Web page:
Some time ago I blogged on the importance of health information for children NHS The Health Literacy Place | Addressing the health literacy needs of children & young people This week the Patient Information Forum @PiFonline held a conference on this subject and it seems like an appropriate time to revisit the issue.
Why is health information so important? In this 30th anniversary year of the UNCRC it’s worth reminding ourselves that children have the right to high quality information and to be active participants in their care. We know that children are thirsty for knowledge, the challenge is meeting this need with engaging information that meets their developmental stage.
When I was a child I used to get lost in a book, Alice in Wonderland was one of my favourites. The quote …
seemed to confirm that even impossible things could be worked out! Creative, engaging narratives teach us so many life lessons, and creativity is a vital component in developing health information resources to convey important messages in fun engaging ways.
It’s also worth highlighting though that we know there are some children who are more vulnerable, those from BAME groups, those with learning disabilities/autism, those from looked after backgrounds, who are likely to need additional support to access health literacy information.
Some time ago PiF produced this really helpful guide https://pifonline.org.uk/download/file/38/￼
1. Why the right information matters
2. How do we involve CYP?
3. What are the best ways to communicate with CYP?
4. How to produce resources
5. And ideas on what can we learn from others.
It’s worth dipping into!
The PiF conference heard from Professor Lucy Bray @LucyBray9 of Edge Hill University who has developed films with children on ‘Coming into Hospital’ https://www.edgehill.ac.uk/news/2019/02/launch-of-new-comic-book-and-animation-to-help-children-feel-less-worried-about-going-to-hospital/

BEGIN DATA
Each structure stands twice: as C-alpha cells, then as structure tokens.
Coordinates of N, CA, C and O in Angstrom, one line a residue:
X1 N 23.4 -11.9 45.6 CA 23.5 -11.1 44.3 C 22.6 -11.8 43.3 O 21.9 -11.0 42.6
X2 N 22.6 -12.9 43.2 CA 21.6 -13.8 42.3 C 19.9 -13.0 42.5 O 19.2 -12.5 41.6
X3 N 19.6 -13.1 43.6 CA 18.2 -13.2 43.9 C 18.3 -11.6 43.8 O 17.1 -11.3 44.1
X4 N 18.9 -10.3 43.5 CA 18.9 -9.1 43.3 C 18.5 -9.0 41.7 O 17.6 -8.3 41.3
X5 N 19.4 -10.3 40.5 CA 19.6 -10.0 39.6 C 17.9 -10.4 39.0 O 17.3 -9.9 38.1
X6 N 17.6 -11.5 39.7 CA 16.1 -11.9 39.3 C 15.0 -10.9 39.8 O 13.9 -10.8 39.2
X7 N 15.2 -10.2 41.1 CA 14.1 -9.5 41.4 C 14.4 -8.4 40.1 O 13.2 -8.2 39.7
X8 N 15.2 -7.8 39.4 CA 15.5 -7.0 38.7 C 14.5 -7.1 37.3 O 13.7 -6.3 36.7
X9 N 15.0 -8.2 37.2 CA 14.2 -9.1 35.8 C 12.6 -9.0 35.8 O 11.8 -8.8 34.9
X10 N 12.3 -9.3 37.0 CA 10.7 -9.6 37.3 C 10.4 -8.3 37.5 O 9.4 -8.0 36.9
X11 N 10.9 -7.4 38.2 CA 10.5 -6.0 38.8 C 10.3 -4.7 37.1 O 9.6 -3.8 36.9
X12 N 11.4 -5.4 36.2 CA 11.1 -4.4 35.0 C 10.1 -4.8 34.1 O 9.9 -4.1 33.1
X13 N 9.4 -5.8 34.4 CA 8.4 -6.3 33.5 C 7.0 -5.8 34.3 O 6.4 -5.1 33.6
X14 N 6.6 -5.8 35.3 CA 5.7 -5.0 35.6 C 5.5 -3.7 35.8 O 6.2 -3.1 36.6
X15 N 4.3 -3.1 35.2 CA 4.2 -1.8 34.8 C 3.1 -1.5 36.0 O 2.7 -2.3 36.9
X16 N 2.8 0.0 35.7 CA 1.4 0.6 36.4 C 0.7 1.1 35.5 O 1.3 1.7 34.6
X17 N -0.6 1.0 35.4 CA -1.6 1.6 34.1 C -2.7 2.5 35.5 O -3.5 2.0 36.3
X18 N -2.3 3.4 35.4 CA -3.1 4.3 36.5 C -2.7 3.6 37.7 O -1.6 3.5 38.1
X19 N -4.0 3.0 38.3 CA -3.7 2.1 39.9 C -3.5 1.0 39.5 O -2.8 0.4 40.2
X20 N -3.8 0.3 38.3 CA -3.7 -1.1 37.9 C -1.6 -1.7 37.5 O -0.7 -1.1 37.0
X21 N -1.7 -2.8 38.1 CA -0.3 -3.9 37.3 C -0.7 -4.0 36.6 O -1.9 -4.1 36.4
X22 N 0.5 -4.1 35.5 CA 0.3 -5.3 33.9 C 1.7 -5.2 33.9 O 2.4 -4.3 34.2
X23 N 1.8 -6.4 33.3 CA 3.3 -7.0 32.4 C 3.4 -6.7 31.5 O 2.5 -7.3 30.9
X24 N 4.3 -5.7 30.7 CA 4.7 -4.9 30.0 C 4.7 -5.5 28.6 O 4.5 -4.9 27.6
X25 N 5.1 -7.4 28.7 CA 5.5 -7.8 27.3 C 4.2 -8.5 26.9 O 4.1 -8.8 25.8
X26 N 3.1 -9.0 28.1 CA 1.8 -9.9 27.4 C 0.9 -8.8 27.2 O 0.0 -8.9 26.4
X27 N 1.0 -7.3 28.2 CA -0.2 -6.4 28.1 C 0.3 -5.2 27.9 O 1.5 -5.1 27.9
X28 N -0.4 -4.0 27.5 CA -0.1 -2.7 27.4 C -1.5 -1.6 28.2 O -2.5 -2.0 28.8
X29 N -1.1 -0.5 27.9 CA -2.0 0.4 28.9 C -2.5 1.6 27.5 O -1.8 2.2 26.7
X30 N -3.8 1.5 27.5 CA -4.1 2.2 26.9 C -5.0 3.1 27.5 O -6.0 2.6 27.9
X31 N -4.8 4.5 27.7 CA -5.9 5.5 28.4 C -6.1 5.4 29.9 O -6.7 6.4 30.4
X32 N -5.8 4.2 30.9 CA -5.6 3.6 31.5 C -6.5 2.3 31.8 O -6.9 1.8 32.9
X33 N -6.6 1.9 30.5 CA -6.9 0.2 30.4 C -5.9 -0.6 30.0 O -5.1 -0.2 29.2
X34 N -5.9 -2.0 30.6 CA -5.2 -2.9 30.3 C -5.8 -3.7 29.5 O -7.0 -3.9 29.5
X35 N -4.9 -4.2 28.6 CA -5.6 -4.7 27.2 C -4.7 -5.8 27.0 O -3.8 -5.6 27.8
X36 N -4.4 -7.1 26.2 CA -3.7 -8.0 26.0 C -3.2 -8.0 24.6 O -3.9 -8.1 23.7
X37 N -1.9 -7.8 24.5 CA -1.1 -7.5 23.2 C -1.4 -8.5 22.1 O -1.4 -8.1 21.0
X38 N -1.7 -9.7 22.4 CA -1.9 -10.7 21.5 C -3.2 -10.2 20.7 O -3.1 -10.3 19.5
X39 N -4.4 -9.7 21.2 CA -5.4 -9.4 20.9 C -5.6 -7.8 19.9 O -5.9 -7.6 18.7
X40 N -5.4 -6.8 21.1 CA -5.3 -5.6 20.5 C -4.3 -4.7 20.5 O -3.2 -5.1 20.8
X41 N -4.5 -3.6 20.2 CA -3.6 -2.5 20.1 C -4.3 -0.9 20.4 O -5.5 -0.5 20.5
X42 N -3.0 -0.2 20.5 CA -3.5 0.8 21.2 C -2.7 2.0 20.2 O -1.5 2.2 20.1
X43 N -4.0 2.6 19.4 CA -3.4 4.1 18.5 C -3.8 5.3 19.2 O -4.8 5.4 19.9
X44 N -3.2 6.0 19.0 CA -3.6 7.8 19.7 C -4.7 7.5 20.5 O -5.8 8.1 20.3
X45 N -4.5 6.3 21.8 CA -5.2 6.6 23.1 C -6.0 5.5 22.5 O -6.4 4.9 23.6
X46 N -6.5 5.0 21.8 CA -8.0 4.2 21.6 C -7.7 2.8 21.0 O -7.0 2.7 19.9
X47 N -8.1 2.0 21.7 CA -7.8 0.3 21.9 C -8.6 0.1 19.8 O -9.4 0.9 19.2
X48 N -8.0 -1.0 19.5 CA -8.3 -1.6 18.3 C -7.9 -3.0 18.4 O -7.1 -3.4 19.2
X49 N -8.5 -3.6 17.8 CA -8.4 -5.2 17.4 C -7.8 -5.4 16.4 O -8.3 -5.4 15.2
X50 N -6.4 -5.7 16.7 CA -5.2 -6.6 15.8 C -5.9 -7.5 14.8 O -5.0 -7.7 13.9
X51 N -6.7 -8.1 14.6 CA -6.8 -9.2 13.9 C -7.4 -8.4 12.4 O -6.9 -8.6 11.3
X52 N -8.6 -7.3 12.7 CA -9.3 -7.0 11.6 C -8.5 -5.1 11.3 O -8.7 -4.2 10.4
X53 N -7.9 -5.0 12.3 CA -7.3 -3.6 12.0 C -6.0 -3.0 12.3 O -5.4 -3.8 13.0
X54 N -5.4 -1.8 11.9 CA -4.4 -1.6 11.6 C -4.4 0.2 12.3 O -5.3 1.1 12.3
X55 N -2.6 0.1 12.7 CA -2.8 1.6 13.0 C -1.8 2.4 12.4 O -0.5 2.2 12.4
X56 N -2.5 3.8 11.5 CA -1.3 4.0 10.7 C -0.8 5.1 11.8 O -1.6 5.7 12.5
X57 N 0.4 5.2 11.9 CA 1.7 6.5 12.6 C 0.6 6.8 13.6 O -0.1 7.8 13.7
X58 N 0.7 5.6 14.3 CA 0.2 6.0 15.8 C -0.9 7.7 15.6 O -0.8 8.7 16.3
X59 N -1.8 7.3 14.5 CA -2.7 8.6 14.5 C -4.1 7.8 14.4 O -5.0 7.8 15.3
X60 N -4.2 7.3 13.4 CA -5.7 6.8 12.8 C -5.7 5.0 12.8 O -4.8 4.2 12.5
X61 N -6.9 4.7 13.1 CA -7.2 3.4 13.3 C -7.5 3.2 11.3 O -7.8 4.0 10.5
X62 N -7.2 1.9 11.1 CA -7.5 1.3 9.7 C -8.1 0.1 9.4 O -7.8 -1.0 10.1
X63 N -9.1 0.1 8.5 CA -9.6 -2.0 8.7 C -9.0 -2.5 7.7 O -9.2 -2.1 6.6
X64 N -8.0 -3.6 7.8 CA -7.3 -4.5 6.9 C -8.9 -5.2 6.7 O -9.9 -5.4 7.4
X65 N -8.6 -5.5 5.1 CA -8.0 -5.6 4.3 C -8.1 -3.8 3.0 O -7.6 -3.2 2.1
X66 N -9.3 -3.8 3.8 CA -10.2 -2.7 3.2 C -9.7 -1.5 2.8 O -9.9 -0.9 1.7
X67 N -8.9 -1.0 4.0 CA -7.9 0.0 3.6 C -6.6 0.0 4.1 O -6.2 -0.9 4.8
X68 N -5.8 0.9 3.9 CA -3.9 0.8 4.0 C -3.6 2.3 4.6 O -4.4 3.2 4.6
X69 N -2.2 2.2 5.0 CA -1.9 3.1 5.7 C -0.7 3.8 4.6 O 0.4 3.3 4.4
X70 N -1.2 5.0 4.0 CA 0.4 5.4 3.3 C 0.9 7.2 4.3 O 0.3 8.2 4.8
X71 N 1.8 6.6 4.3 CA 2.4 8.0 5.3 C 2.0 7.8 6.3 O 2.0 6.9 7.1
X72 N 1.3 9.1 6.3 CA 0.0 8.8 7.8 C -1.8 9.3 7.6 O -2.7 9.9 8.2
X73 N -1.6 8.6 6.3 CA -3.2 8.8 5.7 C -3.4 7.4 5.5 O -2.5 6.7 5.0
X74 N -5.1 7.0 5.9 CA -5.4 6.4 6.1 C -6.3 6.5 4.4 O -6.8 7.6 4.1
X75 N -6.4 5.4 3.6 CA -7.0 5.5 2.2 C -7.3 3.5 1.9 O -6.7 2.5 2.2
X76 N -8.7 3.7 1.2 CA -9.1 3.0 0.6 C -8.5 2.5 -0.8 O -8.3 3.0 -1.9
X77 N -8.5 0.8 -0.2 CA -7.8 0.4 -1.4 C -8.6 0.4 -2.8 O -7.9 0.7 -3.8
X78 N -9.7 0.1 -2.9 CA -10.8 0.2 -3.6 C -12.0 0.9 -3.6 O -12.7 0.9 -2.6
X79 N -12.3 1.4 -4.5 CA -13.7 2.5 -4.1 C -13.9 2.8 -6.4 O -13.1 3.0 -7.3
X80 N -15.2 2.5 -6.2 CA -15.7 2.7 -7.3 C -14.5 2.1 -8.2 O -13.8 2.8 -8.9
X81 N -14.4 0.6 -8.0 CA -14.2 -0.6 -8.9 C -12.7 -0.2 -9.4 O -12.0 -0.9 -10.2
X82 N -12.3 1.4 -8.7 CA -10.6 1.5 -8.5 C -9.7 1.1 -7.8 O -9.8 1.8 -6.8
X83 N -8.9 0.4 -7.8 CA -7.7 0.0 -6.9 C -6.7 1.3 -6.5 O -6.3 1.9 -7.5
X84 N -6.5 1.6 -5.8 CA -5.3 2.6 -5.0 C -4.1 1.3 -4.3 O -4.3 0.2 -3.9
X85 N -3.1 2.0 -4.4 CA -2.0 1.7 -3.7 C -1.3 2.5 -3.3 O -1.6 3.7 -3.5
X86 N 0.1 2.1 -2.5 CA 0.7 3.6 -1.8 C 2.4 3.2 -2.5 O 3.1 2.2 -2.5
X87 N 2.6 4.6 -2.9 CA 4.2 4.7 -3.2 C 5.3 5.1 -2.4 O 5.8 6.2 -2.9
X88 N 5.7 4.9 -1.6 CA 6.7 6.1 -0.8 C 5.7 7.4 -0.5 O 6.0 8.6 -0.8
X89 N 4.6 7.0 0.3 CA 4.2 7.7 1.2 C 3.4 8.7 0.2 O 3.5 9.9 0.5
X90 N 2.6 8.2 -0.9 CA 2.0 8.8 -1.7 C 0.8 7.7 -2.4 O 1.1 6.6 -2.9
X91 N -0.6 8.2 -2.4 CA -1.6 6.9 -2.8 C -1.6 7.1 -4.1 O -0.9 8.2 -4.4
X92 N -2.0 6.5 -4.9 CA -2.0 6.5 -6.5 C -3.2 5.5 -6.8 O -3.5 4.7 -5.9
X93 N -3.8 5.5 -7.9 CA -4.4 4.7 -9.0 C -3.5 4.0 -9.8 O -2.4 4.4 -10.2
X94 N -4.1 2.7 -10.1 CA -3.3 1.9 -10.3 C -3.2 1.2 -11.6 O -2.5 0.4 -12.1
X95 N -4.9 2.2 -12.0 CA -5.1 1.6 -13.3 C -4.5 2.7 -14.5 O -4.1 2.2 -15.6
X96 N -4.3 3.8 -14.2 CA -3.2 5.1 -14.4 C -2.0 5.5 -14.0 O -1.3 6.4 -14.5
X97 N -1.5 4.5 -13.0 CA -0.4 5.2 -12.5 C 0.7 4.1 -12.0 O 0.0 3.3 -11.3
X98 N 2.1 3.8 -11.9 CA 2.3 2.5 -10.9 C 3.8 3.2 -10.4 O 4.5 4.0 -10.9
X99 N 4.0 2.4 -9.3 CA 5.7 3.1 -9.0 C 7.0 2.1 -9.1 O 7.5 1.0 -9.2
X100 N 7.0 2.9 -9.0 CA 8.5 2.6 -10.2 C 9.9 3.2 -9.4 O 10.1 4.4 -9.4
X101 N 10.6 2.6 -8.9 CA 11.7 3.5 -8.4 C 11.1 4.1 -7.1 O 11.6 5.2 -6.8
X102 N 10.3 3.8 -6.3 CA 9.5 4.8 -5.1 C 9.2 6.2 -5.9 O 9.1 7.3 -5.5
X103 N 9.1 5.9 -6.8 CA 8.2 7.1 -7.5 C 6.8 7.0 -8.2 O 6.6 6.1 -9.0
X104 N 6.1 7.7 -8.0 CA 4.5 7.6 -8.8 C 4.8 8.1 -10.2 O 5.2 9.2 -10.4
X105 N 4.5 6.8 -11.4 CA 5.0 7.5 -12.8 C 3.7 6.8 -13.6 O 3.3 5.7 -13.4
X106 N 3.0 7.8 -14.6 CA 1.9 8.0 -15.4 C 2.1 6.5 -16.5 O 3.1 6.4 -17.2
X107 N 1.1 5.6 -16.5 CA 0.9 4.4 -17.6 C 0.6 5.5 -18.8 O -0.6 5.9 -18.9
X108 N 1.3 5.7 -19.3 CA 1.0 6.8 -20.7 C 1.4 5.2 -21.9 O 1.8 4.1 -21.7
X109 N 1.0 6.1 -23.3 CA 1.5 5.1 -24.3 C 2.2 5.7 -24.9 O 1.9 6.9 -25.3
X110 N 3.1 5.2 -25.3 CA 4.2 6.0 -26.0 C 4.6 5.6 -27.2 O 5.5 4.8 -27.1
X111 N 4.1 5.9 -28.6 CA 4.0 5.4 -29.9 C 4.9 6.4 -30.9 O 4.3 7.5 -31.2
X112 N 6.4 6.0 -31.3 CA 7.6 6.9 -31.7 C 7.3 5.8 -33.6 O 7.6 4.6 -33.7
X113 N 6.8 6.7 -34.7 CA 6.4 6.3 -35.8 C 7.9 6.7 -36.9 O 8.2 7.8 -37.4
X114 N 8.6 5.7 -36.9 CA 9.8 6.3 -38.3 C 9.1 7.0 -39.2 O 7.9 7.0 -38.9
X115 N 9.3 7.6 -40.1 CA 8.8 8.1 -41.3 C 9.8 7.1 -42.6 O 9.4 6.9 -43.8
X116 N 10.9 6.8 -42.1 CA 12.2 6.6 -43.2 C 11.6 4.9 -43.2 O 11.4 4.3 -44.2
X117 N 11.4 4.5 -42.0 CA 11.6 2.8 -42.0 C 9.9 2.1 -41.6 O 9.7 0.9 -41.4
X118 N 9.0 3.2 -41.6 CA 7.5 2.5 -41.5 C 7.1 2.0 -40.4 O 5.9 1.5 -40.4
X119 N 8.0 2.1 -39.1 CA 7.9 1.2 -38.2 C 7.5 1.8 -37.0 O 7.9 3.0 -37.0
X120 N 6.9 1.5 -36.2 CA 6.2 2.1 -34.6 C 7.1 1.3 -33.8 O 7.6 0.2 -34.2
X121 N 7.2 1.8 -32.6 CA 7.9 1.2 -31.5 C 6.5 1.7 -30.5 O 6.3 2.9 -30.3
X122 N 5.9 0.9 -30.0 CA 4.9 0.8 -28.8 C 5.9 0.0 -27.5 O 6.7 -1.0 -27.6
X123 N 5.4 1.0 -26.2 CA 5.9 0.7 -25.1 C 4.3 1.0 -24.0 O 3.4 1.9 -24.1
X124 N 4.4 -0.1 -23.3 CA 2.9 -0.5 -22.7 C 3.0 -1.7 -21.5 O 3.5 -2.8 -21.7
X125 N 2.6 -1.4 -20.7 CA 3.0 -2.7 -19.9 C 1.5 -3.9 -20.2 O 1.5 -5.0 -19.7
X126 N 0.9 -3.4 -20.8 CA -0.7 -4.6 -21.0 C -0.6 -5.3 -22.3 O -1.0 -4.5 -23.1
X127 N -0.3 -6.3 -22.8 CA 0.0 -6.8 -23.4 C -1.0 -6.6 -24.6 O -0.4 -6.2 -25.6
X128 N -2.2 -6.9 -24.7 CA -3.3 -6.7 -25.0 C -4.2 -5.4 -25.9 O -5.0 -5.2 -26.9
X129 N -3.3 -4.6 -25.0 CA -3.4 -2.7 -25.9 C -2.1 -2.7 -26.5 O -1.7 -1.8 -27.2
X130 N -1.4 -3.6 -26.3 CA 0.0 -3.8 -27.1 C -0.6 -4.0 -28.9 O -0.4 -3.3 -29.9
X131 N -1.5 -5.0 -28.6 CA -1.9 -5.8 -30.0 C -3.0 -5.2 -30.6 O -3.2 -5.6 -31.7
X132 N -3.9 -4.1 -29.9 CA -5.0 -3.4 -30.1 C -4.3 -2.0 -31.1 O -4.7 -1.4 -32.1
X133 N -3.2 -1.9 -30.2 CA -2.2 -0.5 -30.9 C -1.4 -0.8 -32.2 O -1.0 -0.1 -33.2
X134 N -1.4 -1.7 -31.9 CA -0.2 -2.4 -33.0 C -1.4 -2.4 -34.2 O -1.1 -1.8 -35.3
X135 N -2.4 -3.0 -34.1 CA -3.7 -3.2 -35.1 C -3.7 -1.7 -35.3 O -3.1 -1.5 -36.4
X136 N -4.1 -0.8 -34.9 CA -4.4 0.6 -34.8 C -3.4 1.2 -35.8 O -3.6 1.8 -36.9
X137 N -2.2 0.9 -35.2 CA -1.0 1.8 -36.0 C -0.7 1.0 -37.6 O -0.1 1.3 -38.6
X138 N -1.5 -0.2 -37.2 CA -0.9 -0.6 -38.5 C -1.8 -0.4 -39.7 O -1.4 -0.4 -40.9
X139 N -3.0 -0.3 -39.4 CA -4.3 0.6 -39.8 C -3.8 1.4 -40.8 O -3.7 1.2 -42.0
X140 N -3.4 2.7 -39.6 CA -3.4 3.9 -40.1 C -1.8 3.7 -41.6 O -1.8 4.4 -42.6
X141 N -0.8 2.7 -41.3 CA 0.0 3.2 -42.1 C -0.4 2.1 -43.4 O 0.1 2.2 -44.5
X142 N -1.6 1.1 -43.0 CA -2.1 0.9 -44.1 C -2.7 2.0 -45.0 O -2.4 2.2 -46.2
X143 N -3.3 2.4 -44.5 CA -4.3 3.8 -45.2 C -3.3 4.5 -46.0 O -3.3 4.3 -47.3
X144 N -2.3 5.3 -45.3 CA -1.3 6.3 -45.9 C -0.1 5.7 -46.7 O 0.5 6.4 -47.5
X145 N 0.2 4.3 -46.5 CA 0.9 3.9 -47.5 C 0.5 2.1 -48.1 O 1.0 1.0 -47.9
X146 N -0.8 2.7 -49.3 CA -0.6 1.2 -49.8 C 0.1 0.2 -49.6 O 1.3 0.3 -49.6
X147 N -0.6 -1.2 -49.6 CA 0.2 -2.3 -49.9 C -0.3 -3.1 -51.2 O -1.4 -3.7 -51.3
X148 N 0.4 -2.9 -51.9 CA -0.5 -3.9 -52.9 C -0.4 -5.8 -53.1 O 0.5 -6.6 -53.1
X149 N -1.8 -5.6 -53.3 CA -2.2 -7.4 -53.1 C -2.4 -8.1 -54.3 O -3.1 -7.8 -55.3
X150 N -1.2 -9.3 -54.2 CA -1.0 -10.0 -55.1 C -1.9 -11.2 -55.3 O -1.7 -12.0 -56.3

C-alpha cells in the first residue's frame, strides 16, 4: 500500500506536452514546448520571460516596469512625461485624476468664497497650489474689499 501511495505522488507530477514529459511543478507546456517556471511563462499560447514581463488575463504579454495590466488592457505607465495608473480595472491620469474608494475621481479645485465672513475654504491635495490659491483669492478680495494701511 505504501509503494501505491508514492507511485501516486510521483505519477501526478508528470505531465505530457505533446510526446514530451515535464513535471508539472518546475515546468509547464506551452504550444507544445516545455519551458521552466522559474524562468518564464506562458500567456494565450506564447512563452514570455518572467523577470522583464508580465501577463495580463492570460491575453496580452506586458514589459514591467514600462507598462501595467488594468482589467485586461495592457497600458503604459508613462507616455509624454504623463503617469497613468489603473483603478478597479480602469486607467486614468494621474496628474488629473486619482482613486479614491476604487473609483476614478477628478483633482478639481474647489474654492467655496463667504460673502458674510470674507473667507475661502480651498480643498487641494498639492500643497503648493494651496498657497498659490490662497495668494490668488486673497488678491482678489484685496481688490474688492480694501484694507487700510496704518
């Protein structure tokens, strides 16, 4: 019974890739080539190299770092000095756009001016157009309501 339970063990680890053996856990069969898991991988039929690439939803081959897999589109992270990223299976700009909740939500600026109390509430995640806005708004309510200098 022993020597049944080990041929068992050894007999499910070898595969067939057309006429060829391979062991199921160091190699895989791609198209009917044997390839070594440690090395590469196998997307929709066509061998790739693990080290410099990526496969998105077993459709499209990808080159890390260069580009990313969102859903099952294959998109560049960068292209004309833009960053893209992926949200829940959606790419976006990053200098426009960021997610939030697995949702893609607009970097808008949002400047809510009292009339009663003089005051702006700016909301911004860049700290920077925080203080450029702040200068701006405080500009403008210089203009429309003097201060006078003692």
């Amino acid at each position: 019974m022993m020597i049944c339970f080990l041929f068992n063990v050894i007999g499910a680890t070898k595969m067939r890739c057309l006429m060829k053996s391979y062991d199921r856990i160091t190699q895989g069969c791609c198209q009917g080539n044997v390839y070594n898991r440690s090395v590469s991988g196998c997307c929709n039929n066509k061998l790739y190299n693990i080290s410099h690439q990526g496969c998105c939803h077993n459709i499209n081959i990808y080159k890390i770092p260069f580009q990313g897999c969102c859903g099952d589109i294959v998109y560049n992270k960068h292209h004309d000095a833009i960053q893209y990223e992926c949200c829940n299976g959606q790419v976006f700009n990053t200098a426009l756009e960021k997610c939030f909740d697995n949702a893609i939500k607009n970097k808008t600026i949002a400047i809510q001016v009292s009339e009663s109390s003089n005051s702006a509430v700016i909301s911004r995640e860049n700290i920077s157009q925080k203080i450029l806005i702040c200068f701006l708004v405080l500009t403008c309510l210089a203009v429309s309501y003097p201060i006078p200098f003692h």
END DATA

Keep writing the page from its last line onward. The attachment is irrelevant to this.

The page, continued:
CICRA @CICRAcharity the charity for children and young people with Crohns and Colitis https://www.cicra.org/ shared films young people had made on endoscopies and other tests that are associated with having this disease.
The Evelina Children’s team shared how they have developed great short films on having an EEG for children and families https://www.evelinalondon.nhs.uk/Home.aspx
The Motor Neurone Association @mndassoc shared the work they’ve developed for 4-10 year olds to help them understand what’s happening when an adult is diagnosed with this disease https://www.mndassociation.org/support-and-information/children-and-young-people/children-aged-four-to-ten/
And the Royal London team shared their work on developing a child centred information approach, information and ‘eye club’ with wrap around services for siblings and families when Retinoblastoma happens https://www.nhs.uk/conditions/retinoblastoma/
We also had an interactive session on using social media to engage children, highlighting some of the challenges and the opportunities it offers. What was clear was that when resources have been developed and invested in, sustained promotion is key if the resources are to have maximum impact.
It’s also worth flagging that the NHS Long term plan asks us to work to improve care for children and young people from 0-25years, it moves us as CYP Professionals from focusing on children (those up to 18), to those who are young adults. Research tells us their brain continues to develop until they are 25, therefore child and young person/young adult health information is essential.
Yet the only way we’ll continue to grow health information resources for and with this population group is by involving children and young people and focusing on what matters to them, working with professionals, educators, writers, ‘creatives’, and the voluntary sector.
I had the pleasure of hearing Dr Kelly Harding @HardingKelli a physician and author of ‘The Rabbit Effect’ at an event this week. Whilst talking about the wonderful physiological impact of kindness in healthcare, shared that for every life bio medical science saves, education saves 8, it was just the affirmation I needed that whilst medicine, treatment pathways etc are vital in managing illness, high quality health information is essential to enhance education, its an area we need to do more on in co-production with those that need it most.